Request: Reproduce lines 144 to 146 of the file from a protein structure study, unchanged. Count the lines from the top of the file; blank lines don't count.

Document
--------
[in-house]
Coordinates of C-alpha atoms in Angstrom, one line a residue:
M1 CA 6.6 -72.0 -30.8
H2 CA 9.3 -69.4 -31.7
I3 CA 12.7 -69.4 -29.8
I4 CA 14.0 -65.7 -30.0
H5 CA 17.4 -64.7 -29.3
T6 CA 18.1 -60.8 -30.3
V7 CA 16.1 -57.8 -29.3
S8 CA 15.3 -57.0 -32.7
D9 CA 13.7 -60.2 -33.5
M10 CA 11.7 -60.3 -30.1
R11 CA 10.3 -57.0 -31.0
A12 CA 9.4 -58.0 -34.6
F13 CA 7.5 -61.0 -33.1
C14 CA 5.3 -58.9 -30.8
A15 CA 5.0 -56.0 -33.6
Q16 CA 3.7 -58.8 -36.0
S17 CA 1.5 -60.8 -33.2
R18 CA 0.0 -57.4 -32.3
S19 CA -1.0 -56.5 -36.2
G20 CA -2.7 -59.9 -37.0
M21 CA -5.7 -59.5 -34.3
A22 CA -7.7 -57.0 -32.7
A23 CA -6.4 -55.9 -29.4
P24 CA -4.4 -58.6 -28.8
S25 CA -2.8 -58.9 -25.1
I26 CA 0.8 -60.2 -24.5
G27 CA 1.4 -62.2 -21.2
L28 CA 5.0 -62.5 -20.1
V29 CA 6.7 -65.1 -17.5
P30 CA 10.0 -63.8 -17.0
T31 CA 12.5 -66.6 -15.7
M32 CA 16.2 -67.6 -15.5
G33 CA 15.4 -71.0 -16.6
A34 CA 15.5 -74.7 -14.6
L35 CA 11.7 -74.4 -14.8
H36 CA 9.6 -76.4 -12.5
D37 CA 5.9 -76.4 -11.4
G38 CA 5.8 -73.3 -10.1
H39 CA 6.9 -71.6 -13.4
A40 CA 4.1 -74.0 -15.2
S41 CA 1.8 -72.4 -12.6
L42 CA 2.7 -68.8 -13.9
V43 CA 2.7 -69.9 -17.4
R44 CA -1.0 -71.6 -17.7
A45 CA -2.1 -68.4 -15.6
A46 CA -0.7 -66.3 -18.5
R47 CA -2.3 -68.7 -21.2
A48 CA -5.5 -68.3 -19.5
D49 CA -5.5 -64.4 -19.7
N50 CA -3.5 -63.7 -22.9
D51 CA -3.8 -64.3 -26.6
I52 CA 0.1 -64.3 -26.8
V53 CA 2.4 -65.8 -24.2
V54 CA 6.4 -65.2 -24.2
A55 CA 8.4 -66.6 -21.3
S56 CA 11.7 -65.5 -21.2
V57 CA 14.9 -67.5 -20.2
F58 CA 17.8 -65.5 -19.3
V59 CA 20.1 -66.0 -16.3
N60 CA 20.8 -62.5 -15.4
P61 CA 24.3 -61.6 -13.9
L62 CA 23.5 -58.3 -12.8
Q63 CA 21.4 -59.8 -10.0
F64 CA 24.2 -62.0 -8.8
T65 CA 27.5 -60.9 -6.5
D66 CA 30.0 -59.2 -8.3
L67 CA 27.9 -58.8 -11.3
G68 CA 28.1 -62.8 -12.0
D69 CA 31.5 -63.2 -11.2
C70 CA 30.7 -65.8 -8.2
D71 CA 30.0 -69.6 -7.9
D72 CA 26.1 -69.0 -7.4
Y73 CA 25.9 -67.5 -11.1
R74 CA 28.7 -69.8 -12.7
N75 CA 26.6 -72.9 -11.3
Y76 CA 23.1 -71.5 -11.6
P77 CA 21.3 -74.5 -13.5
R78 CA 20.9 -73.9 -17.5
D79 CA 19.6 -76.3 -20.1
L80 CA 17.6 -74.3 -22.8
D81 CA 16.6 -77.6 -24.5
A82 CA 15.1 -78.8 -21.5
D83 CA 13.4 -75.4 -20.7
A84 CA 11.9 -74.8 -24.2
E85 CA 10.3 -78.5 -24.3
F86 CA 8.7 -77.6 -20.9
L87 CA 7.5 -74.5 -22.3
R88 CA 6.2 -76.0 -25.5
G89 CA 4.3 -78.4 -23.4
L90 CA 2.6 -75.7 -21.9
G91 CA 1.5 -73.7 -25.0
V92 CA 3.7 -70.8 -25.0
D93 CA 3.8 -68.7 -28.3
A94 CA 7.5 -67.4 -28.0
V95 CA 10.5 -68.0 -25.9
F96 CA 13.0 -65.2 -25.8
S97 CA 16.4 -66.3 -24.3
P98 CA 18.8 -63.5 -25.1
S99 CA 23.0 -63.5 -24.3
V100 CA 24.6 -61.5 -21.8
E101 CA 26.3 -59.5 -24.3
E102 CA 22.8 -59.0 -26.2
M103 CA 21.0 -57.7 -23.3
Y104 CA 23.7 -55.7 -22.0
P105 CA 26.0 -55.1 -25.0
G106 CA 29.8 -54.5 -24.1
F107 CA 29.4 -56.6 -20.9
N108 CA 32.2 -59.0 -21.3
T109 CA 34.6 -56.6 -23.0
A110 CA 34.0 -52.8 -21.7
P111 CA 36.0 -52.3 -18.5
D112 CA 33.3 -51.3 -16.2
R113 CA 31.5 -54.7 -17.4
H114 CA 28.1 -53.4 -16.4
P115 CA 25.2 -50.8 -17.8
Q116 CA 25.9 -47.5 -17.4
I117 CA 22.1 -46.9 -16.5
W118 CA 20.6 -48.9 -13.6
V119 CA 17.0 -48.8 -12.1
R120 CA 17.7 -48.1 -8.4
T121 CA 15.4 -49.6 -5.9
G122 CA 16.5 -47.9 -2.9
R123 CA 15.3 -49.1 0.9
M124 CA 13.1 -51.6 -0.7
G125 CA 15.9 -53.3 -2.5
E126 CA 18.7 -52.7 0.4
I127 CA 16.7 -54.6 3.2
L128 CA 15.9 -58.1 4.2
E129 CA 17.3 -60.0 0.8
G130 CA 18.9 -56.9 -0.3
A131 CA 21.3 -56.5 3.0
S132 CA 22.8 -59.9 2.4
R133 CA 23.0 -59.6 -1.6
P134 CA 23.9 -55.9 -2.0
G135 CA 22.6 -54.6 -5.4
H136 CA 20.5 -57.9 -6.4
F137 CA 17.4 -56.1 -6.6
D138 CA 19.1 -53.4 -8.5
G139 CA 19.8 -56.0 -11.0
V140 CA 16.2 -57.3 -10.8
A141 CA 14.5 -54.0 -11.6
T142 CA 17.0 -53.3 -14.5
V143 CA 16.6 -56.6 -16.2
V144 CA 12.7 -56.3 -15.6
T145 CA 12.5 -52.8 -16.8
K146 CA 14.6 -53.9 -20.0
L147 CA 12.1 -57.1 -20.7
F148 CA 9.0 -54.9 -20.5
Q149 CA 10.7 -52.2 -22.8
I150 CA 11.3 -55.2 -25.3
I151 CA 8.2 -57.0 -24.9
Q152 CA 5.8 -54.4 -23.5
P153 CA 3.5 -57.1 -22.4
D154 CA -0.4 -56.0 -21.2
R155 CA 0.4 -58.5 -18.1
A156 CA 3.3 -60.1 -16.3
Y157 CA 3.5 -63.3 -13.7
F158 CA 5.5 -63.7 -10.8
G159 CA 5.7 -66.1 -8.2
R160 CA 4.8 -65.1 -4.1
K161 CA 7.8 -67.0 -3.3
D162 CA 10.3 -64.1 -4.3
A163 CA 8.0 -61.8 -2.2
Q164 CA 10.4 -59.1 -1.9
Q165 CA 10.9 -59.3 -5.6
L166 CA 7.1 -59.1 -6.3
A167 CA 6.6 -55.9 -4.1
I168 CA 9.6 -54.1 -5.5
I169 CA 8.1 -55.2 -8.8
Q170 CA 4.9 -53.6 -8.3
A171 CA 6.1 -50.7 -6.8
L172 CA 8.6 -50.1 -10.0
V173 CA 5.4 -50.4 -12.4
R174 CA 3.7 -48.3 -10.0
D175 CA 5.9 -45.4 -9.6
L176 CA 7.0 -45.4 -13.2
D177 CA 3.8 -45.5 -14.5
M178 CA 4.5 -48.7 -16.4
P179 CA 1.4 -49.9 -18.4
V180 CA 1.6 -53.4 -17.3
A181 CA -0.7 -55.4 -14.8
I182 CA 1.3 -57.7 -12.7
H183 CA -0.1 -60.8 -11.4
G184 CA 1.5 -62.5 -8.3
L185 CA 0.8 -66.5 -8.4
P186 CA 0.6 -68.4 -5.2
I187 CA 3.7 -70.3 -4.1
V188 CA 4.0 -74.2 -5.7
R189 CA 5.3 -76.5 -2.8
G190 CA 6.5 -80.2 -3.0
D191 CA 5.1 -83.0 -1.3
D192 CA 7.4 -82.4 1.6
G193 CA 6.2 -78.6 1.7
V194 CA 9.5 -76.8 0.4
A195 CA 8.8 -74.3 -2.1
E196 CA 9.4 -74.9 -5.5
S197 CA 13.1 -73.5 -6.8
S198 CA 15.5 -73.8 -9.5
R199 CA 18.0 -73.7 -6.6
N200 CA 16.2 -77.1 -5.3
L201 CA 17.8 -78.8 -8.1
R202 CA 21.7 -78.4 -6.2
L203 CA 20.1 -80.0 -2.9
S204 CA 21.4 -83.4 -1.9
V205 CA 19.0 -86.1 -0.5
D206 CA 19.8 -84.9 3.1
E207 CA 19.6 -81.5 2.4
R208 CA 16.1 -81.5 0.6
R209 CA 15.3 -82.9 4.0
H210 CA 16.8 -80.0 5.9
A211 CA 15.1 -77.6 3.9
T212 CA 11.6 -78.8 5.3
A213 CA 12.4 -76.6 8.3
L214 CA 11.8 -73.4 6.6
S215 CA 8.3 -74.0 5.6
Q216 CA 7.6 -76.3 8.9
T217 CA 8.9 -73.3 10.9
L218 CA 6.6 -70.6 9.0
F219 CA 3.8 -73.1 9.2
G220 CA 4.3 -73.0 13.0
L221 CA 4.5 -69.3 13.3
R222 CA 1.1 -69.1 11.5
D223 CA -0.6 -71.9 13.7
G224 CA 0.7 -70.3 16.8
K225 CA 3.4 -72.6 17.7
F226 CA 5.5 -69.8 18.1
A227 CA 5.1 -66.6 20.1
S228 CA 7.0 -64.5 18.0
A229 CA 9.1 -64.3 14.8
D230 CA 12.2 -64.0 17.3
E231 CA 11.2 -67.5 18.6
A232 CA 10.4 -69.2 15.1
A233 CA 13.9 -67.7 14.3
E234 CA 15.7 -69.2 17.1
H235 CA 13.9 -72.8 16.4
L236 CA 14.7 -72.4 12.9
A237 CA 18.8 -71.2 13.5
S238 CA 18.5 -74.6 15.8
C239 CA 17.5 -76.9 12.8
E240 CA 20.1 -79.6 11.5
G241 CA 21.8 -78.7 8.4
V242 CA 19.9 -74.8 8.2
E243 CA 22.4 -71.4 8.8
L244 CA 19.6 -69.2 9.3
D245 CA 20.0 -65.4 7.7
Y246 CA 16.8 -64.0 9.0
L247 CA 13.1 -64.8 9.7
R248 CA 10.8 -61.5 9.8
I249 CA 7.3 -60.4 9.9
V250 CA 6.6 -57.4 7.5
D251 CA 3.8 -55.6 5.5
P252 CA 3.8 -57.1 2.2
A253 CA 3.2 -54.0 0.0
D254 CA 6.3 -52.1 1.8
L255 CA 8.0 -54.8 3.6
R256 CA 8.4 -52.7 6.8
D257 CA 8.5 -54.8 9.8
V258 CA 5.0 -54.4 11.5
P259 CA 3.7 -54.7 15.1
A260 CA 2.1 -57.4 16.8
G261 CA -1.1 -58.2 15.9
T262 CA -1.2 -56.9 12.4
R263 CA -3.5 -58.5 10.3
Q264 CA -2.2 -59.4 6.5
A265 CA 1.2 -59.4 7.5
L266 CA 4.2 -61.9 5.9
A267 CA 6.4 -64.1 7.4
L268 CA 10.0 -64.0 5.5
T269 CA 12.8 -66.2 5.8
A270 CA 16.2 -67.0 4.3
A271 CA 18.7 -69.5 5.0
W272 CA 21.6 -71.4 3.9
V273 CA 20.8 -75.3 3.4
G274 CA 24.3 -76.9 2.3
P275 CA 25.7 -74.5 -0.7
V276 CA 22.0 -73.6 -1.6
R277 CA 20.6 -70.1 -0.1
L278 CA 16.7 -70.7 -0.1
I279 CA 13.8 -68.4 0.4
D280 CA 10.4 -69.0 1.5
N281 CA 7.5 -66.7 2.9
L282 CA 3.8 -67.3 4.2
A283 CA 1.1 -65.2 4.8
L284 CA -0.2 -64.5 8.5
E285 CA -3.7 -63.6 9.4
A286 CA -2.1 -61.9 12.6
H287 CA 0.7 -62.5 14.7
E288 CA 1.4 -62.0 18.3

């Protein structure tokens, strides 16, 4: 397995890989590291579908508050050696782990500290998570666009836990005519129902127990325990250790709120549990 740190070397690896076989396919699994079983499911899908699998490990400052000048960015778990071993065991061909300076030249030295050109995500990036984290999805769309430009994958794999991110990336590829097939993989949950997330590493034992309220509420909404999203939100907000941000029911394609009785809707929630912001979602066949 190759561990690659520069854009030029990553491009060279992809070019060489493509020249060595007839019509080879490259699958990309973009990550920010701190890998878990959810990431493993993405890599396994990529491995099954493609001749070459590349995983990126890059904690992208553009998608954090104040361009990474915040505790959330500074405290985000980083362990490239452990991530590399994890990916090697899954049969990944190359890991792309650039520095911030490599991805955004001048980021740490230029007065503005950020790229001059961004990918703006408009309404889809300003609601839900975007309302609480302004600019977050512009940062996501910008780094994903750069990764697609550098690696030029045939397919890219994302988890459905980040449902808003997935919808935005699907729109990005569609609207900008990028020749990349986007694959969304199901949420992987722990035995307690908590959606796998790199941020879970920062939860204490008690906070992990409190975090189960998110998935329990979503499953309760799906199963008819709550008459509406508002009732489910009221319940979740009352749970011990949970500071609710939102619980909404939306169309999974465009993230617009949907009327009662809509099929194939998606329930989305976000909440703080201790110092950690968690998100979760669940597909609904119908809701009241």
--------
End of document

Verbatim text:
T142 CA 17.0 -53.3 -14.5
V143 CA 16.6 -56.6 -16.2
V144 CA 12.7 -56.3 -15.6